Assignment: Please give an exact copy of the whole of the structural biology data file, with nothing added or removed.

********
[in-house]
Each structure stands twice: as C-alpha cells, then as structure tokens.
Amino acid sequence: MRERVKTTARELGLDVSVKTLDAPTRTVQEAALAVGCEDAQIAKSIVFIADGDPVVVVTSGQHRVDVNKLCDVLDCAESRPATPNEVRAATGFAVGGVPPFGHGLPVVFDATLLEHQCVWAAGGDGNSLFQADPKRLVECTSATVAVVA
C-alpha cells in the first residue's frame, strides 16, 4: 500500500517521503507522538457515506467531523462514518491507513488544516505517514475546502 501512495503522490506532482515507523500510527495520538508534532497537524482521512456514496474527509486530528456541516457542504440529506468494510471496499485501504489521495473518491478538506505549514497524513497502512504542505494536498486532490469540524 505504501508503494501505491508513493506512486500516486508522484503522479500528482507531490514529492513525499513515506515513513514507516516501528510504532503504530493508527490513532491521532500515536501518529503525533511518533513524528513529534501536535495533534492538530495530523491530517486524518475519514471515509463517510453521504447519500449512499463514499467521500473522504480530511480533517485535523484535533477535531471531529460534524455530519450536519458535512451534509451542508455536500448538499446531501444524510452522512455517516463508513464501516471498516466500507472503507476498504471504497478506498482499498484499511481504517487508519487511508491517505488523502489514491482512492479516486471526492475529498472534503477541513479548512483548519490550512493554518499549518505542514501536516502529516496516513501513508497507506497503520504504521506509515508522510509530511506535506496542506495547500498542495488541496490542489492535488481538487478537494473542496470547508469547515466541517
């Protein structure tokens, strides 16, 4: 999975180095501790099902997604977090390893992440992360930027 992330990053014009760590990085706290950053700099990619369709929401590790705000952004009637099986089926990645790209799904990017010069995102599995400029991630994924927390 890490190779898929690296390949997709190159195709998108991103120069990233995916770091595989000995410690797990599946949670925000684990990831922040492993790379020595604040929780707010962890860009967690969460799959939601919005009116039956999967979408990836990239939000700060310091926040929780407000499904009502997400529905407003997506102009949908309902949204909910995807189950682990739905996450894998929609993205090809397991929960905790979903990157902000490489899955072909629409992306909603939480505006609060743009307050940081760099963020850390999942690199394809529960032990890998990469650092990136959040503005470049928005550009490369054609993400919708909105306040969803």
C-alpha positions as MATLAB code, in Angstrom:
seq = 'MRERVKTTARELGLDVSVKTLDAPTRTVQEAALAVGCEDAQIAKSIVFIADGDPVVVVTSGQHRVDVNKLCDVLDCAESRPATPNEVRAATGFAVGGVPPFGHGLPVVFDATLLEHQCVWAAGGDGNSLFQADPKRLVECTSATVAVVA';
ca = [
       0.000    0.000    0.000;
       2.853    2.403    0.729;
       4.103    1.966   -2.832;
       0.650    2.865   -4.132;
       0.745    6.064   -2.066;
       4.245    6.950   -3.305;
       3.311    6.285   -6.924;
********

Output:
[in-house]
Each structure stands twice: as C-alpha cells, then as structure tokens.
Amino acid sequence: MRERVKTTARELGLDVSVKTLDAPTRTVQEAALAVGCEDAQIAKSIVFIADGDPVVVVTSGQHRVDVNKLCDVLDCAESRPATPNEVRAATGFAVGGVPPFGHGLPVVFDATLLEHQCVWAAGGDGNSLFQADPKRLVECTSATVAVVA
C-alpha cells in the first residue's frame, strides 16, 4: 500500500517521503507522538457515506467531523462514518491507513488544516505517514475546502 501512495503522490506532482515507523500510527495520538508534532497537524482521512456514496474527509486530528456541516457542504440529506468494510471496499485501504489521495473518491478538506505549514497524513497502512504542505494536498486532490469540524 505504501508503494501505491508513493506512486500516486508522484503522479500528482507531490514529492513525499513515506515513513514507516516501528510504532503504530493508527490513532491521532500515536501518529503525533511518533513524528513529534501536535495533534492538530495530523491530517486524518475519514471515509463517510453521504447519500449512499463514499467521500473522504480530511480533517485535523484535533477535531471531529460534524455530519450536519458535512451534509451542508455536500448538499446531501444524510452522512455517516463508513464501516471498516466500507472503507476498504471504497478506498482499498484499511481504517487508519487511508491517505488523502489514491482512492479516486471526492475529498472534503477541513479548512483548519490550512493554518499549518505542514501536516502529516496516513501513508497507506497503520504504521506509515508522510509530511506535506496542506495547500498542495488541496490542489492535488481538487478537494473542496470547508469547515466541517
């Protein structure tokens, strides 16, 4: 999975180095501790099902997604977090390893992440992360930027 992330990053014009760590990085706290950053700099990619369709929401590790705000952004009637099986089926990645790209799904990017010069995102599995400029991630994924927390 890490190779898929690296390949997709190159195709998108991103120069990233995916770091595989000995410690797990599946949670925000684990990831922040492993790379020595604040929780707010962890860009967690969460799959939601919005009116039956999967979408990836990239939000700060310091926040929780407000499904009502997400529905407003997506102009949908309902949204909910995807189950682990739905996450894998929609993205090809397991929960905790979903990157902000490489899955072909629409992306909603939480505006609060743009307050940081760099963020850390999942690199394809529960032990890998990469650092990136959040503005470049928005550009490369054609993400919708909105306040969803």
C-alpha positions as MATLAB code, in Angstrom:
seq = 'MRERVKTTARELGLDVSVKTLDAPTRTVQEAALAVGCEDAQIAKSIVFIADGDPVVVVTSGQHRVDVNKLCDVLDCAESRPATPNEVRAATGFAVGGVPPFGHGLPVVFDATLLEHQCVWAAGGDGNSLFQADPKRLVECTSATVAVVA';
ca = [
       0.000    0.000    0.000;
       2.853    2.403    0.729;
       4.103    1.966   -2.832;
       0.650    2.865   -4.132;
       0.745    6.064   -2.066;
       4.245    6.950   -3.305;
       3.311    6.285   -6.924;